Why is family so important?  Maybe to others, this seems like an obvious question.  But for me, it hasn’t always been…  For one reason or another, I’ve had a somewhat ambivalent relationship with my extended family over the years.  Like many teenagers, I went through a “Who-are-these-people-and-are-you-sure-I-wasn’t-adopted?” phase in high school; then after college, I immediately moved 3,000 miles away, where I’ve stayed for the last 14 years.  If you’d asked me five years ago how I felt about my extended family, I’d probably have said that I liked them fine, but that they weren’t necessarily people I felt I needed to spend much more than the requisite 3 hour Christmas and Easter dinners with in any given year…

So when my mom asked me yesterday if I wanted to join her for a girls-only dinner with my grandma, aunts, and cousins (I’m visiting Cali this week for my son’s impending first birthday), I think she was a little surprised to hear me say yes.

My parents divorced when I was nine.  The kid-experience of divorce is pretty confusing and reality-distorting, and I’m realizing now that some of the murky feelings swirling around from that time somehow got transferred onto my aunts, uncles, cousins.  I made up a few stories to tell myself about how different my family was from my cousins’ families.

  • They had intact families.  Mine was not.
  • They had families untouched by addiction or dysfunction.  Mine was not.
  • They had families that were happy, where there was always enough money, where ___________ (fill in the blank with any child’s fantasy of a perfect home life).  Mine was not.

And, sadly, not only did I believe that my family was completely messed-up and their families were fantastically perfect, but I also imagined that they were judging me (and my family), looking down their noses at our poor, single-parented, then step-parented clan.

And who needs judgment?  So I moved on, choosing my own very close-knit “family” of friends in New York City, seeing my extendeds mostly only when absolutely necessary on national holidays.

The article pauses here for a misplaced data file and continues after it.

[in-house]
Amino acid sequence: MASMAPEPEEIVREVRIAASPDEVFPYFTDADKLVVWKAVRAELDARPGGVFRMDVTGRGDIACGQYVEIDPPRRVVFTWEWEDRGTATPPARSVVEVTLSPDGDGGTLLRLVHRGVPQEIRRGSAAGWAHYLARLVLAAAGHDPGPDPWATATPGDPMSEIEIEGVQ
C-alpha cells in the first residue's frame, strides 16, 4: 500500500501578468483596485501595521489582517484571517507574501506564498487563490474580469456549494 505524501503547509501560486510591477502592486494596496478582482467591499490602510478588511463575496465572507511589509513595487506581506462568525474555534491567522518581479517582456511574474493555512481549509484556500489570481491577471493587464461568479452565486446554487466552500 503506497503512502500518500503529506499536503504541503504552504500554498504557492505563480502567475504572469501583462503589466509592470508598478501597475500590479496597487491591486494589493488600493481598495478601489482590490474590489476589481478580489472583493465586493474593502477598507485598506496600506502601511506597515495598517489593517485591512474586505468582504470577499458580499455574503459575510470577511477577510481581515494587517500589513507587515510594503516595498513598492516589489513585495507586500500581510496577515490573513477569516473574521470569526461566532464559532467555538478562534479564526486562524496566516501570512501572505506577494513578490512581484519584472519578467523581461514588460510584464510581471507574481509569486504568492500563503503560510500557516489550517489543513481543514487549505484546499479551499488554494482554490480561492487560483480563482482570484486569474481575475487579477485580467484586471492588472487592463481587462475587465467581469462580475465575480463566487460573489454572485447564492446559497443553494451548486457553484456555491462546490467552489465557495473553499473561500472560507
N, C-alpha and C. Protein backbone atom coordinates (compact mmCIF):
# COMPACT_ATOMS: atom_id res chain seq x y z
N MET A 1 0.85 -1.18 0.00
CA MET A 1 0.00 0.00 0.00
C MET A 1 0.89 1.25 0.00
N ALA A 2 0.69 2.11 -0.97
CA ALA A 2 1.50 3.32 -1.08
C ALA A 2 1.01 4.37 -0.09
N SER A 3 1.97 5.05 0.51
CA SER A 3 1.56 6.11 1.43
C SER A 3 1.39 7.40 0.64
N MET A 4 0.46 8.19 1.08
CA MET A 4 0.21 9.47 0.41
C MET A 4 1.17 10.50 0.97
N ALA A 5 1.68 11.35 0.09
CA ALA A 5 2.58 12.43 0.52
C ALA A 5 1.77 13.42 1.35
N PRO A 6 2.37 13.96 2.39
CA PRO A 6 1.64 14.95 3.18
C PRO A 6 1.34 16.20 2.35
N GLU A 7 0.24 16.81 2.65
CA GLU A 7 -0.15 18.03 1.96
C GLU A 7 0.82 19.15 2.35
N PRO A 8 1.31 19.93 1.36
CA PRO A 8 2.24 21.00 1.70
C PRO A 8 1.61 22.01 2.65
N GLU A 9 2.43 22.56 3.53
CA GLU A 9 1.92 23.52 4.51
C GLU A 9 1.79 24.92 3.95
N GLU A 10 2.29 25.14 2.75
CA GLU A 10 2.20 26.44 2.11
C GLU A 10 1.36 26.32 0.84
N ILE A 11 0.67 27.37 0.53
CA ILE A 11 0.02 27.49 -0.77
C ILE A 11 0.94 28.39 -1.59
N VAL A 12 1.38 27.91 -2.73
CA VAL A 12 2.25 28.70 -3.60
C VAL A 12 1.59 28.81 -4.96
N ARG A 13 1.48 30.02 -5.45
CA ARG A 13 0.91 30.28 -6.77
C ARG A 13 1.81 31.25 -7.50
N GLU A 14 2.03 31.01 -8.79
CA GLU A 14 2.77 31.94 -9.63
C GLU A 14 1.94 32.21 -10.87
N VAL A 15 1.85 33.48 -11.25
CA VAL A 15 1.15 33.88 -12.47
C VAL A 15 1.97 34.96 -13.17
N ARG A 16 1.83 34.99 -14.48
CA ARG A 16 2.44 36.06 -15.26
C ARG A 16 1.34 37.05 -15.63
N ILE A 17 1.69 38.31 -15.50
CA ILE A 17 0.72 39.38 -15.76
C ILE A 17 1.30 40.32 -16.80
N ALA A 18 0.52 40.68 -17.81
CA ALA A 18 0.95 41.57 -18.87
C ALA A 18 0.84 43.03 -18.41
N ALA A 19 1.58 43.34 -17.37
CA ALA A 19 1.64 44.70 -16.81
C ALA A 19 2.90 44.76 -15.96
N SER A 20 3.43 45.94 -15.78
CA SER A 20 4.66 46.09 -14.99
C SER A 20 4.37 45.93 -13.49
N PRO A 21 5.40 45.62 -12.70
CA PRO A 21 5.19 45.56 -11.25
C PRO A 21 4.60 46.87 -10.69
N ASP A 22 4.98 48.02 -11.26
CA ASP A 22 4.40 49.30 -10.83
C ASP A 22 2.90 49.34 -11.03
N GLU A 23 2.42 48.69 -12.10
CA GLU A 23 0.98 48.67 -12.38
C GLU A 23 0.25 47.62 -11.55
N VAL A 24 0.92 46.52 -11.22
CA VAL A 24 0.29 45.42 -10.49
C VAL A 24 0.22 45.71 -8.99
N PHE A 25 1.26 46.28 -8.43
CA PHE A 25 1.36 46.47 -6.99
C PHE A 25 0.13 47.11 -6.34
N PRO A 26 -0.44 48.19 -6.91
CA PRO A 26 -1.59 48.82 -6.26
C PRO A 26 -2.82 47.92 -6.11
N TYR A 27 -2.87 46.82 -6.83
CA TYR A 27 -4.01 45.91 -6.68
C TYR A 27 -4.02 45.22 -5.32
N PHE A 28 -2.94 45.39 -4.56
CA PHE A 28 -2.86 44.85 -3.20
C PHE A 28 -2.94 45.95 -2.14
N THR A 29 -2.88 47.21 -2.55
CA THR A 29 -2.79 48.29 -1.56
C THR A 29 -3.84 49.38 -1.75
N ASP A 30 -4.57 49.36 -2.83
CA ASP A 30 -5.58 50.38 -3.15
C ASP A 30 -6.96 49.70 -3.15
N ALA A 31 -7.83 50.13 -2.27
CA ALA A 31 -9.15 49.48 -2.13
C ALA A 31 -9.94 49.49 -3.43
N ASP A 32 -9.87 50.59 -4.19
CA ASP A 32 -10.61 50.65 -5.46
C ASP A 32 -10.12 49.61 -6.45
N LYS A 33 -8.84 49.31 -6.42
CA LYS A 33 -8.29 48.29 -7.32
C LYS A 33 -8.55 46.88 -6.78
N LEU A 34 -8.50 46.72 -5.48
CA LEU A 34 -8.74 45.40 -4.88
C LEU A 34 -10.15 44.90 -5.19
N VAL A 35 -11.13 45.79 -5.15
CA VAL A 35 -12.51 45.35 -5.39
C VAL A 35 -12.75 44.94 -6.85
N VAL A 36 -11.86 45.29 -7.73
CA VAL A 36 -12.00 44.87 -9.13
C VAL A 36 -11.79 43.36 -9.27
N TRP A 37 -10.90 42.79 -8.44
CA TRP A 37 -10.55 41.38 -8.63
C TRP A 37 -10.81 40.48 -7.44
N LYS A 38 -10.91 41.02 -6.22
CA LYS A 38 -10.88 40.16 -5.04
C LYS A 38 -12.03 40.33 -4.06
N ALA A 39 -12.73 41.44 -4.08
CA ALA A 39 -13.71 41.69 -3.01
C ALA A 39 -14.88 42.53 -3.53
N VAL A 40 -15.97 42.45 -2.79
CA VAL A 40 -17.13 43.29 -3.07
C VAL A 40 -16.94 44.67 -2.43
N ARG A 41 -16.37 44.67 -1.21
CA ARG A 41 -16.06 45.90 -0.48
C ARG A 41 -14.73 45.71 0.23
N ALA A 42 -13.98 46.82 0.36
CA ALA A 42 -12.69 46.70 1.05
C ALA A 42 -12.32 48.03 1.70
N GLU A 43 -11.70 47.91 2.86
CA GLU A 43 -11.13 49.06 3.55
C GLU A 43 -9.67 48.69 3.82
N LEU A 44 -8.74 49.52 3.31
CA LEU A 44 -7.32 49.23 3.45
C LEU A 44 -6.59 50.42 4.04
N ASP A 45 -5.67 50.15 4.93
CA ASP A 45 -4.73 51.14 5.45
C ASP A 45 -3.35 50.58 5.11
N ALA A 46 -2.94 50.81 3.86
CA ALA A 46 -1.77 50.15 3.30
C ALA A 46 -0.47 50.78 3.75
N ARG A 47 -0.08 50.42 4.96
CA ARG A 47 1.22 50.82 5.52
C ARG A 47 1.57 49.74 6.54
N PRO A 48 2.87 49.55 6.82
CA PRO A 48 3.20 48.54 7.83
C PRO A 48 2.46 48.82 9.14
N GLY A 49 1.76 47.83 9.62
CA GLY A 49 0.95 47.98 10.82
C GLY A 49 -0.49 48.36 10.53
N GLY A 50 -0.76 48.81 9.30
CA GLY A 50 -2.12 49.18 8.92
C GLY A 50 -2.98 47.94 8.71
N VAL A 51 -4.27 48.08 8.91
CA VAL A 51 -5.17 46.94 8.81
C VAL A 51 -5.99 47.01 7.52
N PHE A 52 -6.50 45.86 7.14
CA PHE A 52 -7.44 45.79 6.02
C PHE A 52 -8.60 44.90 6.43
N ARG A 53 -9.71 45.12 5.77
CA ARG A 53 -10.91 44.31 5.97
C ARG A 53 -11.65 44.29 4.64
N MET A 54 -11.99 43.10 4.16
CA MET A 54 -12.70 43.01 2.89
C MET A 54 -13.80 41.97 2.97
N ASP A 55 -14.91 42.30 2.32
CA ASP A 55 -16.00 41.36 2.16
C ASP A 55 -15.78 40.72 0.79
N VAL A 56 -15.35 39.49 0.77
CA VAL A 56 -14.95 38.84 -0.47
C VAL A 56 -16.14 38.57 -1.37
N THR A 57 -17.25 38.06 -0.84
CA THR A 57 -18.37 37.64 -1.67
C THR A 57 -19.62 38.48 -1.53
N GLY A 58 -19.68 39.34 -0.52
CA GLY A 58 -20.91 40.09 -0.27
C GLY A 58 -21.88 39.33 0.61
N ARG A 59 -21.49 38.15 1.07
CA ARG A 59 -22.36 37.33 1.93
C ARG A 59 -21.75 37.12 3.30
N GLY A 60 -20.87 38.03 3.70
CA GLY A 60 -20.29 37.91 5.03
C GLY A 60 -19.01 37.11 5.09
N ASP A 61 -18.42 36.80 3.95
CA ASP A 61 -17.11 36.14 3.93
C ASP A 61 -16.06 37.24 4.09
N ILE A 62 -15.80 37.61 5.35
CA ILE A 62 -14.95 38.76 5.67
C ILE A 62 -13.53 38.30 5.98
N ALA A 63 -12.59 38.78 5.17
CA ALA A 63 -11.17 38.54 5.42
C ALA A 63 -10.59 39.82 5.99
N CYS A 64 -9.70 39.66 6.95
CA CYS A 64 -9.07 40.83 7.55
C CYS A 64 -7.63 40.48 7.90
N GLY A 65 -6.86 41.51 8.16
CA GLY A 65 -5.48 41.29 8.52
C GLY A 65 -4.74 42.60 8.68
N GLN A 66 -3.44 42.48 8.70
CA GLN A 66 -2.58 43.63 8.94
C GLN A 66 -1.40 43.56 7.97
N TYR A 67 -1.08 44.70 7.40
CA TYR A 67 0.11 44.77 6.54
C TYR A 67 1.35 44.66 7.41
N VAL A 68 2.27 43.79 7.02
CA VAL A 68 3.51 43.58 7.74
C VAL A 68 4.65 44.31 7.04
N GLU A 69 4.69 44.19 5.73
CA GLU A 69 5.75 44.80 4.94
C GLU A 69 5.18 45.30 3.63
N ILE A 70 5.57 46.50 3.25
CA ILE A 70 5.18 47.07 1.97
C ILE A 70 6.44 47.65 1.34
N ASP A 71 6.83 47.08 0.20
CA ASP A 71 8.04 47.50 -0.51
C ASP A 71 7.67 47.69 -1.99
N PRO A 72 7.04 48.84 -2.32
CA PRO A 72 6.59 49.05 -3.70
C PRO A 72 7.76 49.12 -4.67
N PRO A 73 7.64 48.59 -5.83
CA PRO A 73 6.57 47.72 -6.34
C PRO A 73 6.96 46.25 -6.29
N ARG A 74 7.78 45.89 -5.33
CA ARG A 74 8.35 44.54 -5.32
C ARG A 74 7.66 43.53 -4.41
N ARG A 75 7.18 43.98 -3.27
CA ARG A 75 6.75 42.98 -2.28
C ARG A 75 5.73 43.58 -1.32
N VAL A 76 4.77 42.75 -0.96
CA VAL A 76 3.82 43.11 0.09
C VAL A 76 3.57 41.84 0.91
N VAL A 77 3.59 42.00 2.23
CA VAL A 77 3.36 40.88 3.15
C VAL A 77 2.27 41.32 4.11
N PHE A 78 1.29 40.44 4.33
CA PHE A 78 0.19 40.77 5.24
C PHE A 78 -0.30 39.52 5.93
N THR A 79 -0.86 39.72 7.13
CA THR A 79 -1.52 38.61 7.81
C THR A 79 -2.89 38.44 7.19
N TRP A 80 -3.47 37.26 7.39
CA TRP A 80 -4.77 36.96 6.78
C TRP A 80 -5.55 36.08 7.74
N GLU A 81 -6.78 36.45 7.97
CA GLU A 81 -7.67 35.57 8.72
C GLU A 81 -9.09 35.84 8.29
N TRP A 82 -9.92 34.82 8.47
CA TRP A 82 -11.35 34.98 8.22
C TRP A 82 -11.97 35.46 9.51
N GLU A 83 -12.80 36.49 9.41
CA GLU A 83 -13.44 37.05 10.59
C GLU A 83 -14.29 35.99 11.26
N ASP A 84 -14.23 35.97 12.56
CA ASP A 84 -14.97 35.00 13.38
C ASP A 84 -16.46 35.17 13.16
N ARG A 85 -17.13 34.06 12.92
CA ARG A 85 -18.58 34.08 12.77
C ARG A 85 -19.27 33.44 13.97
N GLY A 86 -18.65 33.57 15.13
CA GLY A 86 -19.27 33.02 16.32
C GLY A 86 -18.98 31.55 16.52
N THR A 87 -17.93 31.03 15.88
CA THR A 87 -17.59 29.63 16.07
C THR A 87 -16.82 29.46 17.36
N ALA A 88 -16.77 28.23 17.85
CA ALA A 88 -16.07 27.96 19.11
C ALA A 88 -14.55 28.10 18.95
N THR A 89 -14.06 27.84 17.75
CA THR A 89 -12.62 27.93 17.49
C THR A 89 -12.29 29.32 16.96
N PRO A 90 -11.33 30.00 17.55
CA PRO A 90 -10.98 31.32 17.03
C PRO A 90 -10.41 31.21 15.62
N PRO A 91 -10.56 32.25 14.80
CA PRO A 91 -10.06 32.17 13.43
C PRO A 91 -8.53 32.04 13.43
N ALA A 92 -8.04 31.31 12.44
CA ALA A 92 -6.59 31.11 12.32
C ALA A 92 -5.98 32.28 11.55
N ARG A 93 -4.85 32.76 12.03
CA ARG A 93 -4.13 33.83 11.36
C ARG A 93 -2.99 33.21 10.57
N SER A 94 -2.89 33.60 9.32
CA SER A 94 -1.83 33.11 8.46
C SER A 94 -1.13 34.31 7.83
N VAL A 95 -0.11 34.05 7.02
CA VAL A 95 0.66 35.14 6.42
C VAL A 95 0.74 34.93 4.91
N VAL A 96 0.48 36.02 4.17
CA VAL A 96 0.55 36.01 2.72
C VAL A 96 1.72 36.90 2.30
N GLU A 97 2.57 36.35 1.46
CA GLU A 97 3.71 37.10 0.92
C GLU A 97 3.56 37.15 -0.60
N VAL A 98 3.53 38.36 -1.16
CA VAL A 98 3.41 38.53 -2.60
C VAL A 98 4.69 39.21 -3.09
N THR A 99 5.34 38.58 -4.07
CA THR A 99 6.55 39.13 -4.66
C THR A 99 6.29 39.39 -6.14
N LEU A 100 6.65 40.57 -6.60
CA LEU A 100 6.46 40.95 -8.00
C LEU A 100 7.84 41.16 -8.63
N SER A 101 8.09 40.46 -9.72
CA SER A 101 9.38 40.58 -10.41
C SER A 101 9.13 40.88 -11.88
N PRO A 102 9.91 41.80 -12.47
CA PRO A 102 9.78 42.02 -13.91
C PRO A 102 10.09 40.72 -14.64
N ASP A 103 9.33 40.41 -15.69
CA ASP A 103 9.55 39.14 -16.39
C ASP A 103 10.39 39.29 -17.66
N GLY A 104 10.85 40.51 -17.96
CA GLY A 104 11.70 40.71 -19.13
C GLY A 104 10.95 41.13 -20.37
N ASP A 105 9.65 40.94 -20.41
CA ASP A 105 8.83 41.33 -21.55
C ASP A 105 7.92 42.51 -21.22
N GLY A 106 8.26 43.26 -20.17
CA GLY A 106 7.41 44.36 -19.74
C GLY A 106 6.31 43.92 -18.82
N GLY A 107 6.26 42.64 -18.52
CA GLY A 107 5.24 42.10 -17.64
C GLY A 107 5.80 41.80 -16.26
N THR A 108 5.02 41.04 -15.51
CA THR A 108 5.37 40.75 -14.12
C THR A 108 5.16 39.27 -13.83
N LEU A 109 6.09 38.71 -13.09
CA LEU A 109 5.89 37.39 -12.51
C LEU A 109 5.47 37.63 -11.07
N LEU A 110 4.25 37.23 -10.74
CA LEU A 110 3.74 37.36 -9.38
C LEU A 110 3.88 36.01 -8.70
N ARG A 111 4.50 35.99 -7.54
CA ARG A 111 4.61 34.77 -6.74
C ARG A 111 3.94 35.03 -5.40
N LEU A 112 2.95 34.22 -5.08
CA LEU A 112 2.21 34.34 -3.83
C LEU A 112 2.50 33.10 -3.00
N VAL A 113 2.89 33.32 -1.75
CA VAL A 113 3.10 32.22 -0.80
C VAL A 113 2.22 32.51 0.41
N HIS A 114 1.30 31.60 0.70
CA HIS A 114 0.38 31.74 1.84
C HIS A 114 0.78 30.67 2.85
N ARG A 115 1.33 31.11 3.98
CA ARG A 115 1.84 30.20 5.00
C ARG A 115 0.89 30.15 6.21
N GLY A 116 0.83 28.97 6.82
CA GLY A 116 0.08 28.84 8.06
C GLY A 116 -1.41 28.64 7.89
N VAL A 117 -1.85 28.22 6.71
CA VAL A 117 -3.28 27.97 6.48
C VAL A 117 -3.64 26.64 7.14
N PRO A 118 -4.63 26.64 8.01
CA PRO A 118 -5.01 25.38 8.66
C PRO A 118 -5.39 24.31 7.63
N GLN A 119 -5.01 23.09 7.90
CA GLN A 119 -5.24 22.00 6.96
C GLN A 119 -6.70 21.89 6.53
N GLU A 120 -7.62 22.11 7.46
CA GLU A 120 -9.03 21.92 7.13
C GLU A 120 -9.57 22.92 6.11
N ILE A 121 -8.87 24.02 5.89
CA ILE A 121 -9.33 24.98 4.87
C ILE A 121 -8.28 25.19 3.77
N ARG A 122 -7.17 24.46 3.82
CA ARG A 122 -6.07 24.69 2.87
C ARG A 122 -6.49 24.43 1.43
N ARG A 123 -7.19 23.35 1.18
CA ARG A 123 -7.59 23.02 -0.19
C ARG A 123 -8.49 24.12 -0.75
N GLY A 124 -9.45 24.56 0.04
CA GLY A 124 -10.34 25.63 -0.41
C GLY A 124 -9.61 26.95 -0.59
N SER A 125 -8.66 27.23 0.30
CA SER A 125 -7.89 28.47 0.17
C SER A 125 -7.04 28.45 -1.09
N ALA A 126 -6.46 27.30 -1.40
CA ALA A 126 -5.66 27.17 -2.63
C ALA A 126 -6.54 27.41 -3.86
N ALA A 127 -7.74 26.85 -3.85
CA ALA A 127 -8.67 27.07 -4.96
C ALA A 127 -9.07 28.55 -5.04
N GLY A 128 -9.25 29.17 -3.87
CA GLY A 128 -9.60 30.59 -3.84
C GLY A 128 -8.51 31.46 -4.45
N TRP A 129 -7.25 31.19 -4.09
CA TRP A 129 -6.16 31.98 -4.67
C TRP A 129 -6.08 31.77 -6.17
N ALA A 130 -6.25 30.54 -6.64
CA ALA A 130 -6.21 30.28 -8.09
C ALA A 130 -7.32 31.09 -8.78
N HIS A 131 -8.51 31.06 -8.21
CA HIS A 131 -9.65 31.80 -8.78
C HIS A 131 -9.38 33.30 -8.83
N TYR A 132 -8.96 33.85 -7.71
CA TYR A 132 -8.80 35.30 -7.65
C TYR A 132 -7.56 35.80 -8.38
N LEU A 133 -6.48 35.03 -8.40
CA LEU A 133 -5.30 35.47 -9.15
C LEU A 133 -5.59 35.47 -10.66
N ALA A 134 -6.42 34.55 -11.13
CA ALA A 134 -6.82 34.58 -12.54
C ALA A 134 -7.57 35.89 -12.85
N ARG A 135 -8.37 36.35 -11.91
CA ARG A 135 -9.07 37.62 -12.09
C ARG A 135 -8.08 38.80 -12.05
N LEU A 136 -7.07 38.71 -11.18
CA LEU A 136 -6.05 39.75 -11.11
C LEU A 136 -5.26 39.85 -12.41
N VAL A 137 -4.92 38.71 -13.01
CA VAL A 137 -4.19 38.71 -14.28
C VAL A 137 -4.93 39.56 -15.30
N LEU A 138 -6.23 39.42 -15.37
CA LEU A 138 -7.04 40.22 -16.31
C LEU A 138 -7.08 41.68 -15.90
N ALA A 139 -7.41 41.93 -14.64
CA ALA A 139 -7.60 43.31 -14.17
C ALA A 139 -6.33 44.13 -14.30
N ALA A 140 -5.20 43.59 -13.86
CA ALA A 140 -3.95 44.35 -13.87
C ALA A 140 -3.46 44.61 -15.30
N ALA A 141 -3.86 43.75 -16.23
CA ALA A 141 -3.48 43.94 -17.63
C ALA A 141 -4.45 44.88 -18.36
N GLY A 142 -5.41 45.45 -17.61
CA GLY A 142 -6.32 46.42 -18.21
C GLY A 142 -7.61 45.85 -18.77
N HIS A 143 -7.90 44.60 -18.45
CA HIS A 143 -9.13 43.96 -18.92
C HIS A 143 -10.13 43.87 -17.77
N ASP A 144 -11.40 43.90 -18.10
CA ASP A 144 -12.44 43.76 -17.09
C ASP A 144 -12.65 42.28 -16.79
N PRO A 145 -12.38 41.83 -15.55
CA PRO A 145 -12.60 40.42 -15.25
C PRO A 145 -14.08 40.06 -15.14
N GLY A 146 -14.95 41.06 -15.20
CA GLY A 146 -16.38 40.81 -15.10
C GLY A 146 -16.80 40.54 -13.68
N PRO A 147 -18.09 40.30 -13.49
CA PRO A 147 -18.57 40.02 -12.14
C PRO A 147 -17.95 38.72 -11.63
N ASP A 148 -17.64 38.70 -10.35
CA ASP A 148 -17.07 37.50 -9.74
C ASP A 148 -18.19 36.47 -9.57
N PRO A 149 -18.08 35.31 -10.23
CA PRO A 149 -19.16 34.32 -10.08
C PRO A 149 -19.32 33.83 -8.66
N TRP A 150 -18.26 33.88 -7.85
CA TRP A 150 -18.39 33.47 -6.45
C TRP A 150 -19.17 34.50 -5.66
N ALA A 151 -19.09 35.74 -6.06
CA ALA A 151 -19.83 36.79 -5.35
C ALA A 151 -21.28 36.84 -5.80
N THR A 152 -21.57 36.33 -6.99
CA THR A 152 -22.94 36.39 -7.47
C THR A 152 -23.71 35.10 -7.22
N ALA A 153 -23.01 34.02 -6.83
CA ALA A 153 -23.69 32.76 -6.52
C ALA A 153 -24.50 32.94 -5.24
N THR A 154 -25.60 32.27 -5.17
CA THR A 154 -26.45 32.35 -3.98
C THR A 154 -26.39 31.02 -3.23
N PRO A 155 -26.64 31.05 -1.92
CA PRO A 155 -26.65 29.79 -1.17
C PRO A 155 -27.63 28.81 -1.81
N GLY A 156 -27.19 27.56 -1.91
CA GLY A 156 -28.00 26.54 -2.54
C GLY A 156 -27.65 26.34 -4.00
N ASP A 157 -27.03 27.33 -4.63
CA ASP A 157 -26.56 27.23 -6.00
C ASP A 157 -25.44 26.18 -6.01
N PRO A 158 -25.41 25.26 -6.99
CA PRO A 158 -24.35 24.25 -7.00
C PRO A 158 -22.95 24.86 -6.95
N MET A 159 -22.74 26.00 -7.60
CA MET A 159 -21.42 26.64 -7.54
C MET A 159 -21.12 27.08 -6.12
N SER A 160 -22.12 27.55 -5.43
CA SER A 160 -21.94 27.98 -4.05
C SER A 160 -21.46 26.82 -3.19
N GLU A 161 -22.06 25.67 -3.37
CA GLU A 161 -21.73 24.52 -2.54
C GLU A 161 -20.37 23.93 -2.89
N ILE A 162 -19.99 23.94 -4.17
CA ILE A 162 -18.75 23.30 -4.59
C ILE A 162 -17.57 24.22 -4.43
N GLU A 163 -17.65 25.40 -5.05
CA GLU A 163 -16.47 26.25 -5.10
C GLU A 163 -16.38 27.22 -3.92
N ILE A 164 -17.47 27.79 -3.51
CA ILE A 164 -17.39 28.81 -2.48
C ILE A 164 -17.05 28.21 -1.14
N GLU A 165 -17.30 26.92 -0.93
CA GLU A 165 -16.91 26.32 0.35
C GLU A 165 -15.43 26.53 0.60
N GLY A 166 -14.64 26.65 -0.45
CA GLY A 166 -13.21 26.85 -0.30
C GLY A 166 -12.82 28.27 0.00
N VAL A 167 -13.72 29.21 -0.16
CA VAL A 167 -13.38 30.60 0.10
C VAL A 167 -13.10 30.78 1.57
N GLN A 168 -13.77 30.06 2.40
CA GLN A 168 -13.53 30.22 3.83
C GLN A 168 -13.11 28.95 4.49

So, yeah, there’re all those messy feelings… and then there was last night.  When I got to the restaurant, I hugged my aunts, my cousins, my grandma.  I felt genuinely happy to see them.  I’m at a really happy, comfortable, open place in my life, and I enjoyed their company as never before.

It was a night filled with laughter over long-forgotten memories:
I remember… when you first got up on your water skis.  You were screaming, “Stop the boat!  Stop the boat!”  We were yelling, “Just let go!!”

I remember…  when you were six years old, how you sang “The Good Ship Lollipop” over and over again.

And wise, loving advice to my cousins and I (all new parents):
Just be involved.  Be there.  And your kids will be okay.

There’s no such thing as a perfect parent.

Just forgive them and always love them. 

As I started to articulate in my post about the paper pillow, part of growing myself up has been rethinking my assumptions about most things.  I’ve been looking back at the past with my big-girl glasses on, re-examining each assumption I’ve made, each story I’ve been telling myself about my life.  I try my best to investigate with compassion and diligence, gently exploring and re-exploring, “What’s true?”

And what I think is true for me about family, at least in part, is this:  Family is important because they remember.  They hold a place for the person you were, the experiences you had, the long-forgotten passions and fears and dreams.  This memory is important because it helps you see how far you’ve come, and to make sense of how you’ve arrived.

No family’s perfect.  I think that’s exactly what I’ve needed to “get” all these years.  Because the important thing about families isn’t that they’re perfect.  The important thing is that they care.  They are the people who celebrate your uniqueness and give you a hand when things get hard.

And I sure am grateful for mine.